Phone call scammers are contacting victims pretending to be from well-known brands such as Amazon, and falsely claiming that the victim’s bank account has been charged for a purchase.
During the calls, many of which may be pre-recorded messages, the victim is told that they can speak to a customer service representative by staying on the line, pressing a button on their keypad or calling a phone number.
The scam hinges on alarming or panicking the victim into speaking to a fake customer representative to try and get the charge refunded (even though the victim hasn’t really been charged for anything.)
This is a scam that is growing in popularity and can work in a number of different ways depending on the scammers. We outline the different paths this scam can take below.
The scammer requests the victim’s bank details to process a refund
Once the victim speaks to the “customer representative” (who is actually a scammer) they are told that in order to process a refund that the victim needs to provide their bank account details. The scammer will ask for enough information to allow them access to the victim’s bank accounts.
Alternatively the scammer will asks for the victim’s personal details, including their name, date of birth, address, social security or national insurance numbers. This information can then be used to commit identity fraud.
The scammer tricks the victim into thinking they’ve been refunded too much money and request the excess money back.
This variant of the scam can be much more sophisticated, but in turn far more convincing and allows crooks to dupe the victim into paying money through untraceable methods. The basic premise is that the scammer promises to refund the victim for the charge on their account, but during the “refund process” the victim has been awarded too much money. The scammer then pleads with the victim for them to send the excess money back via gift card codes, through a money wire service or even through a courier.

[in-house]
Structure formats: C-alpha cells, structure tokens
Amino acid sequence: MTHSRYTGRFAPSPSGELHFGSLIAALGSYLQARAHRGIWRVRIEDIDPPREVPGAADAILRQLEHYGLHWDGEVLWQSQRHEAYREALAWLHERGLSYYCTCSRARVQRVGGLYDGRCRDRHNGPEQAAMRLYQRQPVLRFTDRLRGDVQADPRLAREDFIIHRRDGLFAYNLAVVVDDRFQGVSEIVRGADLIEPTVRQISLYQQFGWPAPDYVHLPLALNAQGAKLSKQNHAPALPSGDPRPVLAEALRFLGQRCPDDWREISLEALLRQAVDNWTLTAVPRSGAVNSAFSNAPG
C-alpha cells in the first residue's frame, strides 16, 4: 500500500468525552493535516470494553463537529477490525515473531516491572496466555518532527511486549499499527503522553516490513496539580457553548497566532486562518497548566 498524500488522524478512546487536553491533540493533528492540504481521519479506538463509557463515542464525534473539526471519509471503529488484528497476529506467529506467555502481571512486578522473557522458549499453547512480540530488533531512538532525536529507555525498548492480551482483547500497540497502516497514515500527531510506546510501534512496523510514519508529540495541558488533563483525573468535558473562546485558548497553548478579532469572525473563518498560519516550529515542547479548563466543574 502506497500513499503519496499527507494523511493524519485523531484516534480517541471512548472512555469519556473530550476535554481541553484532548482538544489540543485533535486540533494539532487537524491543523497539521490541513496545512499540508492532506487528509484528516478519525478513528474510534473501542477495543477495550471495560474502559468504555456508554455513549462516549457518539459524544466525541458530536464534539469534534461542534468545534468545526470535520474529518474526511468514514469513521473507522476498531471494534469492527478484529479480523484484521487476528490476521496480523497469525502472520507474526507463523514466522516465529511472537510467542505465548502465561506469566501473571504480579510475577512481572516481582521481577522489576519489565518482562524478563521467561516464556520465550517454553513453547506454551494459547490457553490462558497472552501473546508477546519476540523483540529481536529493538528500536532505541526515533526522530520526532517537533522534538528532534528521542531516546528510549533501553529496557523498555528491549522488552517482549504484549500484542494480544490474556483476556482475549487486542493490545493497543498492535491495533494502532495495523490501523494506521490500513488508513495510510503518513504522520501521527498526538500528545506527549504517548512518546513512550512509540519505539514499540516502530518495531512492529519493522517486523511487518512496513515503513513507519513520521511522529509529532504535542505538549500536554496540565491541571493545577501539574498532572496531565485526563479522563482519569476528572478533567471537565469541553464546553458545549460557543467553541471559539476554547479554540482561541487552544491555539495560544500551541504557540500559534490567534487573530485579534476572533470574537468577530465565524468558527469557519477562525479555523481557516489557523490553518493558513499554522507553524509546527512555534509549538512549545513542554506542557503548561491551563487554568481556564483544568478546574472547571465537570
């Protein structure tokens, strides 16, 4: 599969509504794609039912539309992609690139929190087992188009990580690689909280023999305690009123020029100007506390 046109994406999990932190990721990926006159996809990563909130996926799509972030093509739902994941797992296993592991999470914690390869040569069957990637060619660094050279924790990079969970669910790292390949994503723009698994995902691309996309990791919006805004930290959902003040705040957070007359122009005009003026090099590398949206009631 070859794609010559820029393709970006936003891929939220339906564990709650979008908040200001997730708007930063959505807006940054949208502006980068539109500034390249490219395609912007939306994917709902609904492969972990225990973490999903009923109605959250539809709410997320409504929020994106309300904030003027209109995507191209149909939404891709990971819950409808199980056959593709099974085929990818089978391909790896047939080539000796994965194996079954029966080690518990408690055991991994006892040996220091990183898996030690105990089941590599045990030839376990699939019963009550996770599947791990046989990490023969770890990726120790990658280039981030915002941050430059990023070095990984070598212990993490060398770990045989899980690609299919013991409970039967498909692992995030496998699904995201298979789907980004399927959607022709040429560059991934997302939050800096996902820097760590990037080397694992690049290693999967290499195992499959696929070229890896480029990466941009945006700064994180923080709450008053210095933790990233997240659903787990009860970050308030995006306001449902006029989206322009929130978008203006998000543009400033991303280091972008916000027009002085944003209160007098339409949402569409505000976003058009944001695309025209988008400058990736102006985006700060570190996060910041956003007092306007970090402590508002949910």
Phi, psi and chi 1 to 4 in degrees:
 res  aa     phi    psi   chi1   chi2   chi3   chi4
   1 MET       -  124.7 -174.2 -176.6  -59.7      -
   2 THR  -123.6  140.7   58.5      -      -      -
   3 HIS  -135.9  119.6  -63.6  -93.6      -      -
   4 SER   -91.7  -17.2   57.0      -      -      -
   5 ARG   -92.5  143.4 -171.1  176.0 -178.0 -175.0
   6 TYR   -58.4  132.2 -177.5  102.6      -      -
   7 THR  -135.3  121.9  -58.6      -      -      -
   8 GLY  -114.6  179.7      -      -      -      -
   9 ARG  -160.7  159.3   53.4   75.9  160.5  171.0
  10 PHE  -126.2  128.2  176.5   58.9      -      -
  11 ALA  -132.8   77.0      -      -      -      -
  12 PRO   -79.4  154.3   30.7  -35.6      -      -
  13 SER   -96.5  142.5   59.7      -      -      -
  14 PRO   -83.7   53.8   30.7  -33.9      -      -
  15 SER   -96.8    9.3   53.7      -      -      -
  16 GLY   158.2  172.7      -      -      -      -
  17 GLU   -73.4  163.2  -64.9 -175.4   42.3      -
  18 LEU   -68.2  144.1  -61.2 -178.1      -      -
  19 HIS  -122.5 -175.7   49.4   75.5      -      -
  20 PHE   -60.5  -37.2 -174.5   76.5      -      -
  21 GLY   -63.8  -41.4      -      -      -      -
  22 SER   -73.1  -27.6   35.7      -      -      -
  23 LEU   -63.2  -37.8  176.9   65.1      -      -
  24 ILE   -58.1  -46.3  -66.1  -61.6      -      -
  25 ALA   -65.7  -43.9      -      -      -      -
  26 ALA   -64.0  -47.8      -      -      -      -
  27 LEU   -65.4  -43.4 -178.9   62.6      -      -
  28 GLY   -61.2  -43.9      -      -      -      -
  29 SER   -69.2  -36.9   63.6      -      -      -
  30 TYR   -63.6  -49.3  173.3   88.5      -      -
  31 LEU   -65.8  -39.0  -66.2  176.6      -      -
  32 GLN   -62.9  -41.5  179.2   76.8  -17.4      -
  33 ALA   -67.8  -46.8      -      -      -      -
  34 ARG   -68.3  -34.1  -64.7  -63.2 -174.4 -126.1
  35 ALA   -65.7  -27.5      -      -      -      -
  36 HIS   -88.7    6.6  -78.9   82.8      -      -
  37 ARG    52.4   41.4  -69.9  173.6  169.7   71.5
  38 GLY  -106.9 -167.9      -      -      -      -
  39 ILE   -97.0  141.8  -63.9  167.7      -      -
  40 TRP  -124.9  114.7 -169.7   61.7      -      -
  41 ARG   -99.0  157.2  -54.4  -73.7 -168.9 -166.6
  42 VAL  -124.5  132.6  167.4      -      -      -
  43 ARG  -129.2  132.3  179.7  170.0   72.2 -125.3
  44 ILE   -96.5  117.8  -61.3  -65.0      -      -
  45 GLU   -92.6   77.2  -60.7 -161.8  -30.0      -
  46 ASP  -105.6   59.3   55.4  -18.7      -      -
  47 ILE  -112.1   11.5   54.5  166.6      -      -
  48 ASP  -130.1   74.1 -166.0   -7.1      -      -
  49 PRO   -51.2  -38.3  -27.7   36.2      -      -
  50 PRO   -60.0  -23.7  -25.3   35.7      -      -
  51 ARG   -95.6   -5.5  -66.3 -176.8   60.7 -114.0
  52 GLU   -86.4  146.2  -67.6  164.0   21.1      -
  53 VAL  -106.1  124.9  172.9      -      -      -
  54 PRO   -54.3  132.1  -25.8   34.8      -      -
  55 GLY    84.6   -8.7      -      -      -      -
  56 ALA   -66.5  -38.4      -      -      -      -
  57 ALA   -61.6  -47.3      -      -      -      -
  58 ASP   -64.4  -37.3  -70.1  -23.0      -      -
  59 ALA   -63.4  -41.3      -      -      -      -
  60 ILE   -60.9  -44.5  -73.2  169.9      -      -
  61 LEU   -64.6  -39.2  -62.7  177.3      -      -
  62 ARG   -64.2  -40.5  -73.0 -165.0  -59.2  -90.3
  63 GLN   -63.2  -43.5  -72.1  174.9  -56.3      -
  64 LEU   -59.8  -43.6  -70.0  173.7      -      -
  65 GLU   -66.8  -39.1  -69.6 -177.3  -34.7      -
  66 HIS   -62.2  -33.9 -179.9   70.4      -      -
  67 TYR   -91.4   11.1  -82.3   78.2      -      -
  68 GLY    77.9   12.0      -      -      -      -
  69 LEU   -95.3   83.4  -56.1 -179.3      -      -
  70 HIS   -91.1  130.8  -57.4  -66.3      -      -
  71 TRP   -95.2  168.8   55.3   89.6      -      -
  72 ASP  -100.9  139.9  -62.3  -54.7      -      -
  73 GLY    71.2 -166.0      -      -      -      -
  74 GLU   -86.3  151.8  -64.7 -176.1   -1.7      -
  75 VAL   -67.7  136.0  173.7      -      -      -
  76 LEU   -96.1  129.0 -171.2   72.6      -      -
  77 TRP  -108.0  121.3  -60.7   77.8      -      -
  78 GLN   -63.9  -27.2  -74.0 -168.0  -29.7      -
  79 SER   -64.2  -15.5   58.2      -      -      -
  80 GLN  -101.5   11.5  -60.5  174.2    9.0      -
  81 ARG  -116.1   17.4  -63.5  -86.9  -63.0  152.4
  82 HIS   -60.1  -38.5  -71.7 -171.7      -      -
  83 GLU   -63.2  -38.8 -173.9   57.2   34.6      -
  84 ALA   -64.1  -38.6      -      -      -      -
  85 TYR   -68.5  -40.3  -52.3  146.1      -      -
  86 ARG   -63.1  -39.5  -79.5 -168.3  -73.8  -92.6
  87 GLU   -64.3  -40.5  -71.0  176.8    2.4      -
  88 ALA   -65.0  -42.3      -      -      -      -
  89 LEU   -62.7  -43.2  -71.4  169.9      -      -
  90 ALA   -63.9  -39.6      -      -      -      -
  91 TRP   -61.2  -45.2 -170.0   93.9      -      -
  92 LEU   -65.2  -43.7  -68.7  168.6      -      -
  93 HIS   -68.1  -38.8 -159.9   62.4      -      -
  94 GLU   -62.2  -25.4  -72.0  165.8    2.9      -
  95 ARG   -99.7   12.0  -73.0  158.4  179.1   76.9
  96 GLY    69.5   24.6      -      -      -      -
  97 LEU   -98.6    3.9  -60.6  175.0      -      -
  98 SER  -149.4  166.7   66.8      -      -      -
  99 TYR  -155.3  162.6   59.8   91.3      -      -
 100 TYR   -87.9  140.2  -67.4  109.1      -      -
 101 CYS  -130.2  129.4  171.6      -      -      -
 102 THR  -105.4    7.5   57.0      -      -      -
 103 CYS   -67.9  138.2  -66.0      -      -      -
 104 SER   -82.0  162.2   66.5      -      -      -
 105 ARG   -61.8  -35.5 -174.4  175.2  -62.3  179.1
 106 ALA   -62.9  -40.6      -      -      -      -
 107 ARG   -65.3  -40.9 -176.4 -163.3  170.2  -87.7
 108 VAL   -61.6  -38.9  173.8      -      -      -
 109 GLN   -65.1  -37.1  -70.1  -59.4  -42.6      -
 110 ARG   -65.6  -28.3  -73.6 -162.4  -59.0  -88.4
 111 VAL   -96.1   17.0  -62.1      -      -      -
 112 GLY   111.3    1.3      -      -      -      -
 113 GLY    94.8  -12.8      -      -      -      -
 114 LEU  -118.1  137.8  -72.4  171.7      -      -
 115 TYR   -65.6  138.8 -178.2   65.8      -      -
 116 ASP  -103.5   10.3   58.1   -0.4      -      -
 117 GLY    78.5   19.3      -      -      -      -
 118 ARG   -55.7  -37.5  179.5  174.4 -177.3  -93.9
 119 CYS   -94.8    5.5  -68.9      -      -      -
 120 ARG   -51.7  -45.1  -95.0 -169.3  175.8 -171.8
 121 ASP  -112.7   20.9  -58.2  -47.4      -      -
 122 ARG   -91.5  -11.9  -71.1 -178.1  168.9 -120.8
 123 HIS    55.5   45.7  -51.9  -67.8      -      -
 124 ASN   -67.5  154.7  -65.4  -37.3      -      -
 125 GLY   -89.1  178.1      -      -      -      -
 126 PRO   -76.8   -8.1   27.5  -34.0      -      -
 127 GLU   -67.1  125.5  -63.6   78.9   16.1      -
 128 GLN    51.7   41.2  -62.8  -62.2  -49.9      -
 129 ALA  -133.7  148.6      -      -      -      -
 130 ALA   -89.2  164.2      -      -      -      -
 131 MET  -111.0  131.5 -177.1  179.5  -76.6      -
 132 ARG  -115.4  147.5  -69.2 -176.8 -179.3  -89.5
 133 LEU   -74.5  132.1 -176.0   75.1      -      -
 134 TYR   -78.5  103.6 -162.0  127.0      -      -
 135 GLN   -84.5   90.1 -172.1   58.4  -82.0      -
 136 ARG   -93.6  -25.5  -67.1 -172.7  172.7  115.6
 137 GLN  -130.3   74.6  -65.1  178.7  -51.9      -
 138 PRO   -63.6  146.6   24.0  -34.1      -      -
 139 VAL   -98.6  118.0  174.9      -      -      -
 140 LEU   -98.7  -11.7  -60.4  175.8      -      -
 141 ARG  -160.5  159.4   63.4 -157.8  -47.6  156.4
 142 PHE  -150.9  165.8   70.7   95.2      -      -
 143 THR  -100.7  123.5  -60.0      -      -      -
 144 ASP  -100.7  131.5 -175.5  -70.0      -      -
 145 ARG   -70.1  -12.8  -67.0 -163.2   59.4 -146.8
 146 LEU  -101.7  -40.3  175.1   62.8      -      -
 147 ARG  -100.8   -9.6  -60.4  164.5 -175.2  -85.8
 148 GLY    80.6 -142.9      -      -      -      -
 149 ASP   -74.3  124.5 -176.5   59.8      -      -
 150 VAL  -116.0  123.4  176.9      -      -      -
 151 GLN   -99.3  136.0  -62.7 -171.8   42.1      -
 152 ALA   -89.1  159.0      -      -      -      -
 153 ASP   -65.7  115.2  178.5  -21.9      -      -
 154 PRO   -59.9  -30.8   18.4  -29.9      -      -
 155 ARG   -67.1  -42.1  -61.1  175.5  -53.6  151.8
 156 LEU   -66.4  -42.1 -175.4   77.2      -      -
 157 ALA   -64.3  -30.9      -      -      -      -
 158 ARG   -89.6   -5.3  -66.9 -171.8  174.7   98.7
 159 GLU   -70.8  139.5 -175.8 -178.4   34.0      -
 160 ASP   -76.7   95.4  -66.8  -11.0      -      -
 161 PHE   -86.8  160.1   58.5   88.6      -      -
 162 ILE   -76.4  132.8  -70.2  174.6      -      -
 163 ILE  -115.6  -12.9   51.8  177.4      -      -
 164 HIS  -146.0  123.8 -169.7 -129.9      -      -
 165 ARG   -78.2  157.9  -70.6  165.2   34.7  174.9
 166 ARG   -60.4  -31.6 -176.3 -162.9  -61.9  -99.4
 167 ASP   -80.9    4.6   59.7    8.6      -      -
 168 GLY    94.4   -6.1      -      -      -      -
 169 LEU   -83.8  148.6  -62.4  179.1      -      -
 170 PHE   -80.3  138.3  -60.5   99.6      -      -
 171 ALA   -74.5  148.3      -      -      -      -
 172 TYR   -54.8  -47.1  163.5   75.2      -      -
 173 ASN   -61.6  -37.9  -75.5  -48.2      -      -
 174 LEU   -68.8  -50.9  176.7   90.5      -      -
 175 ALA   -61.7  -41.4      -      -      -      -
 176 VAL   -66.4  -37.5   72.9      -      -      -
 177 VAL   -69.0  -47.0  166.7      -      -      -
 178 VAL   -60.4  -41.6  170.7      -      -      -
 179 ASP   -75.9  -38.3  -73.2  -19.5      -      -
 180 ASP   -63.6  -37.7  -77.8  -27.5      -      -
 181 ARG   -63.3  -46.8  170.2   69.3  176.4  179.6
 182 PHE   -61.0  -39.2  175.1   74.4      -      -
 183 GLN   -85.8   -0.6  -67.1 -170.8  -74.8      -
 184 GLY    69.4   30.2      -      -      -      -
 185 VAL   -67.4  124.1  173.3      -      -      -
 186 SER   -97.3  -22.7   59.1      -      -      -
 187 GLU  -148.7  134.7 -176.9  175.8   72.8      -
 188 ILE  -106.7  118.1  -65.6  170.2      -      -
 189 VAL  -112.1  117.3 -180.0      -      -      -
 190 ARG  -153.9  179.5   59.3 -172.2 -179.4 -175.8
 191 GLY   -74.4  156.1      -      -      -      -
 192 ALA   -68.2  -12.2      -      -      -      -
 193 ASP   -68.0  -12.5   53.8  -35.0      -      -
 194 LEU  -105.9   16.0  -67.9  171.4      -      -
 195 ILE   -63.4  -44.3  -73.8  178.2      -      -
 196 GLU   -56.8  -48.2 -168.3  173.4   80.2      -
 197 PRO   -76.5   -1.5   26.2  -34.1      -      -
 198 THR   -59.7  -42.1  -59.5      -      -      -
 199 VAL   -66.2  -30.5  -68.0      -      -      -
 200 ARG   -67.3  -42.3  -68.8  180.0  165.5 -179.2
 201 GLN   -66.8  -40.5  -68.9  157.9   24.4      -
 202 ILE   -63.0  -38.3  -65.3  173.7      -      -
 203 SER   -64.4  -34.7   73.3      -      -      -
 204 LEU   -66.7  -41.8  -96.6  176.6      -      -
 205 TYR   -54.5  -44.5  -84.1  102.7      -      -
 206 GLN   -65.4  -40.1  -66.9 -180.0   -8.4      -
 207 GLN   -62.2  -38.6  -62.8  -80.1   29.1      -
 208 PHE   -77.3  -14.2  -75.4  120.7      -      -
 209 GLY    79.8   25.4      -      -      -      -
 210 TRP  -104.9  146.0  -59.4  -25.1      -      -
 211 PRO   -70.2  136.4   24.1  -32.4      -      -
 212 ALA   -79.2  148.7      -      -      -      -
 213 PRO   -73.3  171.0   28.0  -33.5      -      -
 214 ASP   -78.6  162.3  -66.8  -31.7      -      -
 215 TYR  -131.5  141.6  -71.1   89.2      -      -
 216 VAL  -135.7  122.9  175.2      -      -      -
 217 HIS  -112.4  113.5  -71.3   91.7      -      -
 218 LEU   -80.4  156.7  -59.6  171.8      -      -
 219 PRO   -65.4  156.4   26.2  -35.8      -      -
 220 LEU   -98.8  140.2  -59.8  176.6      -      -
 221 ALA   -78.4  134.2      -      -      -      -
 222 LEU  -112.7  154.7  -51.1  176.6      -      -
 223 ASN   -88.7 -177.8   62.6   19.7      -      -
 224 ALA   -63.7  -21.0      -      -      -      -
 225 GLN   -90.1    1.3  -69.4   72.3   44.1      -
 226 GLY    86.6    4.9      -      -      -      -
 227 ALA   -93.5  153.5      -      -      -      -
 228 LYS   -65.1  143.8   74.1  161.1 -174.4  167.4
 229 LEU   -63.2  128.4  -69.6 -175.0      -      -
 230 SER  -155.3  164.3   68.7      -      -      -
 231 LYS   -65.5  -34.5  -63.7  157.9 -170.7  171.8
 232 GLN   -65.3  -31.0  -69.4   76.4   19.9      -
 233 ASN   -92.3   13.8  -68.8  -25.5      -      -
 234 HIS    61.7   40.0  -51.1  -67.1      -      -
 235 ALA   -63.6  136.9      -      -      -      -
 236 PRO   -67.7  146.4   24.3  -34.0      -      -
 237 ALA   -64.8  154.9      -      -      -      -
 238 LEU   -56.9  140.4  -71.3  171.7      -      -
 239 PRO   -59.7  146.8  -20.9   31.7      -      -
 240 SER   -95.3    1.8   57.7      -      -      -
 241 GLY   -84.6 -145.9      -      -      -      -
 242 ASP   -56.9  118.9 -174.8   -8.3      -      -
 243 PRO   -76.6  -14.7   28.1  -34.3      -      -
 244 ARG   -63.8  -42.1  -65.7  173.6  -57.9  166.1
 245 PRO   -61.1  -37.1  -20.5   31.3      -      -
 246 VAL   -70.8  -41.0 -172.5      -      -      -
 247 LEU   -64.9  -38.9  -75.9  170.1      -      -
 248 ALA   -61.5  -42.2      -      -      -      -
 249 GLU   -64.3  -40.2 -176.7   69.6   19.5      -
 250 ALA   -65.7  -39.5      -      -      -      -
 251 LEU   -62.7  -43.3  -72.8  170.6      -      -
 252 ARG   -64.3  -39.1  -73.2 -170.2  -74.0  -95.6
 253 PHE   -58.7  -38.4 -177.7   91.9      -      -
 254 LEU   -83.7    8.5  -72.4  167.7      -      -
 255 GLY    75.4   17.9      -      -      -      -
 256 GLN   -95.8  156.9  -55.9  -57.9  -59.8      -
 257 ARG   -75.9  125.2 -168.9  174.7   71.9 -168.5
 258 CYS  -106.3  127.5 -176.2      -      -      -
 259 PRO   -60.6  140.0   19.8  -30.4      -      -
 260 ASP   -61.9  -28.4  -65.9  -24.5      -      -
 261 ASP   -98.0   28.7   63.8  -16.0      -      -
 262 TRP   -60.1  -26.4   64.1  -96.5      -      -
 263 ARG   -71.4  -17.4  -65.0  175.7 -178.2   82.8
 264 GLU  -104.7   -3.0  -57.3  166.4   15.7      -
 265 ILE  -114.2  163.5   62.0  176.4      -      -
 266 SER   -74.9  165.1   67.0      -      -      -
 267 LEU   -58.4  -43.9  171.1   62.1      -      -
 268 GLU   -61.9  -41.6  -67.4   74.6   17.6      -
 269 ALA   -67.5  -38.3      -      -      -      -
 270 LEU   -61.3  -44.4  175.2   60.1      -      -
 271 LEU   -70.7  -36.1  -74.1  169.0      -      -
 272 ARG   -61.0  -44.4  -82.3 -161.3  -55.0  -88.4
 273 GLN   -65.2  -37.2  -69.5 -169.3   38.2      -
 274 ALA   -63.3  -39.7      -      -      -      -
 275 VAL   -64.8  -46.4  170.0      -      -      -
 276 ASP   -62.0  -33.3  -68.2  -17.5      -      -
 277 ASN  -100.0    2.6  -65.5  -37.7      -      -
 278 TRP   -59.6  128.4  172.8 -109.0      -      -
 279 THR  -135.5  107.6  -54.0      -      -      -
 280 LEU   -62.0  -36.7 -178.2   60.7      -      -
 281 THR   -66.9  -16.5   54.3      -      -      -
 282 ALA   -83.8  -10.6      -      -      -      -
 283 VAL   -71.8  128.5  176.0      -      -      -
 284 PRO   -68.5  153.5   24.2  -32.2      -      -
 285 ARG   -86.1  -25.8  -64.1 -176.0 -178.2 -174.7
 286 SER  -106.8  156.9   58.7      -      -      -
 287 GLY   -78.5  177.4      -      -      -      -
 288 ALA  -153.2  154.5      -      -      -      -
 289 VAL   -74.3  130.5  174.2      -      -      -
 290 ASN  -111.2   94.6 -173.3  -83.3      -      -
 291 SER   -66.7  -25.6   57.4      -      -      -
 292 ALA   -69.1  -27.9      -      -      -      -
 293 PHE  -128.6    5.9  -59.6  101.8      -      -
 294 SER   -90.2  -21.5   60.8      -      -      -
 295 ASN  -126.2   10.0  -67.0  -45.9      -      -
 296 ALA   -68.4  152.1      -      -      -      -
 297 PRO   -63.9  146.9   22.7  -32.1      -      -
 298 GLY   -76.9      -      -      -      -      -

In some variants of this scam, the scammers can instruct the victim to installing remote desktop software onto their computers so the scammer, posing as a customer support representative, can “process a refund”. However using digital trickery the scammer can make the victim believe they’ve received money into their bank account (when they haven’t) and thus lure the victim into believing they’ve received too much money in their refund.
However no money was received by the victim (and nor were they charged any money in the first place!) and if the scammer manages to persuade the victim into sending over the “excess money” then this is money that the victim ultimately loses.
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The scammer tricks the victim into thinking their computer or account has a security flaw which can be solved by accessing the victim’s computer
The scammer, again pretending to be a customer service representative, will tell the victim that the charge was the result of a security flaw on the victim’s computer and the victim will need to install remote desktop software to allow the scammer to fix the flaw. However the remote desktop software, upon being installed by the victim, will allow the criminal to take over the victim’s computer and install malware. This can lead to all types of damage including the theft of financial information and identity theft.
If you receive a call claiming to be from Amazon or any other well-known company about a charge on your account, you should hang up the phone, especially if the person on the other end of the phone asks for your personal or financial information or wants you to install something on your computer to “fix the issue”.
If you are concerned that someone has made an unauthorised charge on your bank account, login to your bank account or call your bank directly to find out. Alternatively you can contact the company in question, Amazon for example, using the contact information you find on their website.